- Oct 15, 2016
The writing on the wall.
As opposed to the flour used in regular pasta, the flour used by professional noodle makers is finer than talcum powder. It's the fineness of the flour available to them that allows for a really smooth bite on their noodles. This makes ramen noodles impossible to reproduce easily, either in the restaurant or at home, as the only flour you can buy is twice as coarse as what Sun Noodle and other ramen noodle makers use.
The grievance culture proliferates, what stage of the oppression olympics could this be?
I hope its a good read, I read a good book once called Iron John, I suspect it was broadly on the same topic.
It's not my normal reading material, I have to admit. I'm not sure about it at the moment, about halfway through.
Baumeister presents it as a long-form essay argument and I don't really like the lack of labelled sources and references, though there are sources at the back. To be fair, I wasn't sure what to expect but I can't gain understanding by just reading what is most comfortable. So far he hasn't turned it into an oppositional comparison of "look how we have it worse", it looks more like he's attemping to move the perspective towards ideas of motivation, evolutionary biology and a shared causal responsibility of both nurture and nature for differences between men and women.
I think these are well-recognised arguments that have been made before and he does a decent job of pointing out that this argument is about preference rather than one gender being better than another in a value-judgement sense. He also doesn't suggest anywhere that women and men should be performing certain tasks or roles, only that there are tendencies and reasons for these tendencies. Here there are the usual suspects, such as male extremity along the bell-curve and a concept of different kinds of social interactions (on average) between men and women.
The most contentious point is probably how men and women differ in their socialisation, with women being more apt towards intimate, personal relationships that are better for fostering emotional and psychological well-being and men being more drawn towards superficial, but extensive, groupings that work better for a competition of ideas. I'm probably over-simplfying a bit, though.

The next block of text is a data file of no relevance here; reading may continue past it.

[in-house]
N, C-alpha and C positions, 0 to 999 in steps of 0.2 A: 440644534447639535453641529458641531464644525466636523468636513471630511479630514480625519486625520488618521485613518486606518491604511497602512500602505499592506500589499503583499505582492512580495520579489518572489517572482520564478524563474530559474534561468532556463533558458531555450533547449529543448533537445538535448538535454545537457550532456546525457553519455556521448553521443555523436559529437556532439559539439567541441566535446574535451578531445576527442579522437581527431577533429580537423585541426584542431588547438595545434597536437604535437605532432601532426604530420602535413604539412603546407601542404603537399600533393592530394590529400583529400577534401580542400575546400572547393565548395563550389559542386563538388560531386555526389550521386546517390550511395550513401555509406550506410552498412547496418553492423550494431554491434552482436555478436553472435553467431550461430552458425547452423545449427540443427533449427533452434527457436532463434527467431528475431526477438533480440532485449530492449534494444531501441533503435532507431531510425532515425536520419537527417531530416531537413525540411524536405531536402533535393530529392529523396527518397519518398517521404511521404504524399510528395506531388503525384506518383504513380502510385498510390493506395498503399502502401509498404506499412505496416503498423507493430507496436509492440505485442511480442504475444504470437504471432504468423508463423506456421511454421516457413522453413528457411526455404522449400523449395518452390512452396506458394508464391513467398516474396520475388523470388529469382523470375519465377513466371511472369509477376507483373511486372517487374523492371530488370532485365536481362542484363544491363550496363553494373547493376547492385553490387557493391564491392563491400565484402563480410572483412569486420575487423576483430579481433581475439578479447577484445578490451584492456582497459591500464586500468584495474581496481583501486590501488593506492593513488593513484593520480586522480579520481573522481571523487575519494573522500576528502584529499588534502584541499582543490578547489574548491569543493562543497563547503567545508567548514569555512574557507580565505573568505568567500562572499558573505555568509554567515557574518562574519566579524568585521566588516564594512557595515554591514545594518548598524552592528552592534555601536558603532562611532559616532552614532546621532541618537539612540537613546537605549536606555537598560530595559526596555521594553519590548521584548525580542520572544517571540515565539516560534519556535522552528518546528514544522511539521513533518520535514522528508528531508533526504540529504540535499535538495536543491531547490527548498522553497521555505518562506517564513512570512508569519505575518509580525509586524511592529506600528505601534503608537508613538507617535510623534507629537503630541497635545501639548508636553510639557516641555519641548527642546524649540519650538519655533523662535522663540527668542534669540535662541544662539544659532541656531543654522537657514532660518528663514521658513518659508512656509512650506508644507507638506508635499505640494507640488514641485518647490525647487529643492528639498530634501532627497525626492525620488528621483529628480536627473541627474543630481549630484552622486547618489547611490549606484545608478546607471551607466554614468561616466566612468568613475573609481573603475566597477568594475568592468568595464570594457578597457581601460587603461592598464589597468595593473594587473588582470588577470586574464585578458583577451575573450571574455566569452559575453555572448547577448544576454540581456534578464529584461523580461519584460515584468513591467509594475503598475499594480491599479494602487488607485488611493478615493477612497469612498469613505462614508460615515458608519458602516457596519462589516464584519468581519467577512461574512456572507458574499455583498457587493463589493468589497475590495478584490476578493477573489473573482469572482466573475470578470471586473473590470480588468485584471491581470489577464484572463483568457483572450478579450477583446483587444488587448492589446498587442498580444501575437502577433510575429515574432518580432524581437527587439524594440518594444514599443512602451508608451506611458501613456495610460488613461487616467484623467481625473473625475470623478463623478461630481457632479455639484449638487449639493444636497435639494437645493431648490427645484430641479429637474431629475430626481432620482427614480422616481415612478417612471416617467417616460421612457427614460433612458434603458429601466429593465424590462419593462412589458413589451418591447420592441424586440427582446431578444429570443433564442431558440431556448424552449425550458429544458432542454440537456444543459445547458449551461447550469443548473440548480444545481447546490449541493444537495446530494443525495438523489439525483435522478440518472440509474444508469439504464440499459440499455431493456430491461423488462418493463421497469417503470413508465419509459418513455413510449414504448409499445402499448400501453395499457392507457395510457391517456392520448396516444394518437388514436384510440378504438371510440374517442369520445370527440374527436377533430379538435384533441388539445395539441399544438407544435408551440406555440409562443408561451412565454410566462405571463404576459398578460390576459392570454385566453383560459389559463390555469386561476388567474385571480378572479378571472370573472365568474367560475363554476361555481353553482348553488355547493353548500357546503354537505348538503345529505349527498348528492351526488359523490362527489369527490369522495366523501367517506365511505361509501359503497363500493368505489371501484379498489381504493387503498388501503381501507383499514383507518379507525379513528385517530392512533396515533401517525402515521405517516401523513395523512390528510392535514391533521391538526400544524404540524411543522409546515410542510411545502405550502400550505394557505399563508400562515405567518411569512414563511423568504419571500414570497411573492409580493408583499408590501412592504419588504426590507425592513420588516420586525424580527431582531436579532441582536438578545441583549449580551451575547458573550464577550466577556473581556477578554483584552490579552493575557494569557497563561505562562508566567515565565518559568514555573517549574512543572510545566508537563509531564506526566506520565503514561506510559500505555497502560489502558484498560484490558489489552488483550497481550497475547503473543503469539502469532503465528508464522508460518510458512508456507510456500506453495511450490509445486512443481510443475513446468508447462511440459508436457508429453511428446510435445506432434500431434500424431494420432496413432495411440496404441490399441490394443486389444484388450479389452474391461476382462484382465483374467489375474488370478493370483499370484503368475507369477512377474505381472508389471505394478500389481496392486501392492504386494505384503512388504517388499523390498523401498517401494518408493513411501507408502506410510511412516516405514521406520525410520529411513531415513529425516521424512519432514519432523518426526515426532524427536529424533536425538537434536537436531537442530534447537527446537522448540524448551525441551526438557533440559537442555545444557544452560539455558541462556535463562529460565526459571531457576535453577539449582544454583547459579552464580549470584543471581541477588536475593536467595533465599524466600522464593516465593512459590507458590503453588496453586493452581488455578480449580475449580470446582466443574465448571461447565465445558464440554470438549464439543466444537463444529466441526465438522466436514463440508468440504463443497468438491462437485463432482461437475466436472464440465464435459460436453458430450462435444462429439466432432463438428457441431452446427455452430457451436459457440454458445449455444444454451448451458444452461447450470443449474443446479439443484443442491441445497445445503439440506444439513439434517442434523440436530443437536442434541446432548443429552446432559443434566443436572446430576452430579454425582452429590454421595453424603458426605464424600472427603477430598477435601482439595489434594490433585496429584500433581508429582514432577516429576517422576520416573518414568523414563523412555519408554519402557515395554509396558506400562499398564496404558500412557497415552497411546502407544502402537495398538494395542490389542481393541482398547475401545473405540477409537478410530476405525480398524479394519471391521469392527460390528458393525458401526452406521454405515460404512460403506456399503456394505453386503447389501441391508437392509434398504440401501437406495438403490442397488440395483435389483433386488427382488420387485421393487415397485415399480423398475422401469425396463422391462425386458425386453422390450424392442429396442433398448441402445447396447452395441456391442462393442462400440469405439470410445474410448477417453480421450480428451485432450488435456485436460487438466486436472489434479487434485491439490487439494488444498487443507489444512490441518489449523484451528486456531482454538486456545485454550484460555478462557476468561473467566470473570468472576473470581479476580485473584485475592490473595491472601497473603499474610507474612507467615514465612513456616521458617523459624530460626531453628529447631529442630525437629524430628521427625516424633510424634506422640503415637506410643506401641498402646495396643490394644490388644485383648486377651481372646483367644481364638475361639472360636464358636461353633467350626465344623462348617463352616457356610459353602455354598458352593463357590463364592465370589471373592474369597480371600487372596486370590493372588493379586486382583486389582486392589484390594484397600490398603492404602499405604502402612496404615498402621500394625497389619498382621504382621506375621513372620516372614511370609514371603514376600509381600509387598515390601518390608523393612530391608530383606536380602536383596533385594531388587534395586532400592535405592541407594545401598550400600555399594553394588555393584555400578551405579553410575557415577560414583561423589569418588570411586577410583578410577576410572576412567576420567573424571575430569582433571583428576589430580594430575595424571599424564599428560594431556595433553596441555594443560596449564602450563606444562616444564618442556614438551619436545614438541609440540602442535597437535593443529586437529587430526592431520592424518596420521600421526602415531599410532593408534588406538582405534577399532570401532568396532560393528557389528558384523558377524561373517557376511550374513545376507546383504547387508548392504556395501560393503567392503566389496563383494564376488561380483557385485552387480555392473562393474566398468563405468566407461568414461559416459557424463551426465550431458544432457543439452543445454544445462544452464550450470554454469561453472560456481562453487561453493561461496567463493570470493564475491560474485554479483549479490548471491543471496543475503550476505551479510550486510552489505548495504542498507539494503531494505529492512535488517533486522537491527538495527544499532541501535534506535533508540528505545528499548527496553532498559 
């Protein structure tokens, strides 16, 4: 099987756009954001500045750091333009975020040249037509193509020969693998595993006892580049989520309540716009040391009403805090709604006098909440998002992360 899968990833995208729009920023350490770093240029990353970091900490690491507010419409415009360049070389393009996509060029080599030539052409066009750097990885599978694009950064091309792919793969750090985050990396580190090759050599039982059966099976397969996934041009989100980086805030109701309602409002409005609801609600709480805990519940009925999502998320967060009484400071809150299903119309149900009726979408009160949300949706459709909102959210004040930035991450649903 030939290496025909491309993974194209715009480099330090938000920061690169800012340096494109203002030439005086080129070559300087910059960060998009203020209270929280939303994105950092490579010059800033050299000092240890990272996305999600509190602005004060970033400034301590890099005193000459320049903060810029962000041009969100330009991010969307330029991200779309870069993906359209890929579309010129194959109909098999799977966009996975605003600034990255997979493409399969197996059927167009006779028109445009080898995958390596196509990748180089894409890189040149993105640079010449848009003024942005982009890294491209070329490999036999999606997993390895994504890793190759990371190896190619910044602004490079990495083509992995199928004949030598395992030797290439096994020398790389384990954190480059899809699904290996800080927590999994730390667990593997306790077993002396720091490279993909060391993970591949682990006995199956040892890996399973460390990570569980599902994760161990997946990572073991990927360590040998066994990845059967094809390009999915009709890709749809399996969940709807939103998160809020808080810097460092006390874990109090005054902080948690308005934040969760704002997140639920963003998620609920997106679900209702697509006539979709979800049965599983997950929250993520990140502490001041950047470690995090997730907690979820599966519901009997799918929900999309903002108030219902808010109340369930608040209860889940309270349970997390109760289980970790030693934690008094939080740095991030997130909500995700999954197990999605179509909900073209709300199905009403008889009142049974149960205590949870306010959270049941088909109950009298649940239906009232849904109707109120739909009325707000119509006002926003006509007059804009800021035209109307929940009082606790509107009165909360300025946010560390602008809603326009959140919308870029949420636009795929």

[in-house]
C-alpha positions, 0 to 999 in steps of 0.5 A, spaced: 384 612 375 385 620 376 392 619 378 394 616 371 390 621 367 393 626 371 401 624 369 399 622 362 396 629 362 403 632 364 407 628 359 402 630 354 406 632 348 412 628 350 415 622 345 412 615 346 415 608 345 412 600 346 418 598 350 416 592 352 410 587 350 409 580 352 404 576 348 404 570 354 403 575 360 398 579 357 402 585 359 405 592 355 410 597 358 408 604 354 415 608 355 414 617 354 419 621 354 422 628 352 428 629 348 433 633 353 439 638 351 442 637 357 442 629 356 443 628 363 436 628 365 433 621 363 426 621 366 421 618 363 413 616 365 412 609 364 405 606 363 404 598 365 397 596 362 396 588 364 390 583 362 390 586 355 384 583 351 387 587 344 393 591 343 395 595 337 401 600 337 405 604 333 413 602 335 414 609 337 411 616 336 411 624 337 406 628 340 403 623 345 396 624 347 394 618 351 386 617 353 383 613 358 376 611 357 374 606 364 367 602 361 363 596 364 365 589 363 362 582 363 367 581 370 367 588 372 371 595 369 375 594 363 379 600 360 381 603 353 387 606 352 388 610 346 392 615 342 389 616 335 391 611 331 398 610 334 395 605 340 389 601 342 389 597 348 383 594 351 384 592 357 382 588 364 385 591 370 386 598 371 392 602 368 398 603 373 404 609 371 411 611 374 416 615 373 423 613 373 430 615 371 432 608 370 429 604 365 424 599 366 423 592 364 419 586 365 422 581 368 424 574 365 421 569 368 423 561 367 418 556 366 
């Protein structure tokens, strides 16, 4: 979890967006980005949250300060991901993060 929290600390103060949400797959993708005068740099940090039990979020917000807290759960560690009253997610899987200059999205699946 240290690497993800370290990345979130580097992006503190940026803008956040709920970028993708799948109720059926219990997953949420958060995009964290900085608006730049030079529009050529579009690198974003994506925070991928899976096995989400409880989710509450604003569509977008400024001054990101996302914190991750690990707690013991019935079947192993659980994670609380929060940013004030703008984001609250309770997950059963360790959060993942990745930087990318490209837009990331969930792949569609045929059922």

But the basis is how this relationship results in the abstaction of culture, as a system, and how that exploits the extremity of men by making use of their disposability in the reproductive cycle of the species.
I think the best thing here is to just quote his statement at the start of the book:
Before we get started, lets clear up a few things. This book is not against women. It is not even particularly in favour of men. Along the way I will have various, mostly positive things to say about both genders, but those are not the main point. One core interest of the book is to examine how culture exploits men. This does not mean I am denying that culture exploits women too. Many cultures exploit women, some more than others, and sometimes cruelly.
This is not a book based on personal experience. It is certainly not a complaint. I don't regard myself as a victim, either of women or of culture. Women have been good to me, with a few minor exceptions. Culture has been good to me also, also with a few minor exceptions.
Nor is this book a pitch to gain victim status for men. The modern widespread eagerness to claim victim status for one's own group makes me ill. If you read this book and end up thinking the main point was that men instead of women should be considered victims, or even assume this status alongside women, then you have completely missed my point, and I have failed to get my message across.
I don't want to be on anybody's side.
The Fate of Europe's Treasures in the Third Reich and WWII by Lynn H. Nicholas - for college. It's really interesting especially because Ive got to write a paper on Nazi looted art
I was reading something the other day that they found a painting the Nazi's stole in a NY museum. These seem to crop up every year or so.
Reading Book 5 of the 'lightbringer' series by Brent Weeks.
Also just a handful of pages into 'Lincoln and the Bardo', by George Saunders. I think it'll prove to be very...different.
I have not heard of it. This is my first read by Saunders.
Yeah I heard of this too! Its surprising how these discoveries are made so many years after WWII - like when the FBI rediscovered the large collection of art looted by German art dealer Gurlitt a few years ago.
It must be really cool to find art that have been stolen or lost for so many years
I just liked the fantastical, satirical exaggeration of the stories in the collection. There was a short story about a theme park where people would live like cavemen, for instance. I don't just mean dress up like cavemen, I mean, wear prosthetics and actually live in caves, with the expectation that they behave in a period appropriate way at all times. And there was another land in the theme park with a wise old hermit who got laid off.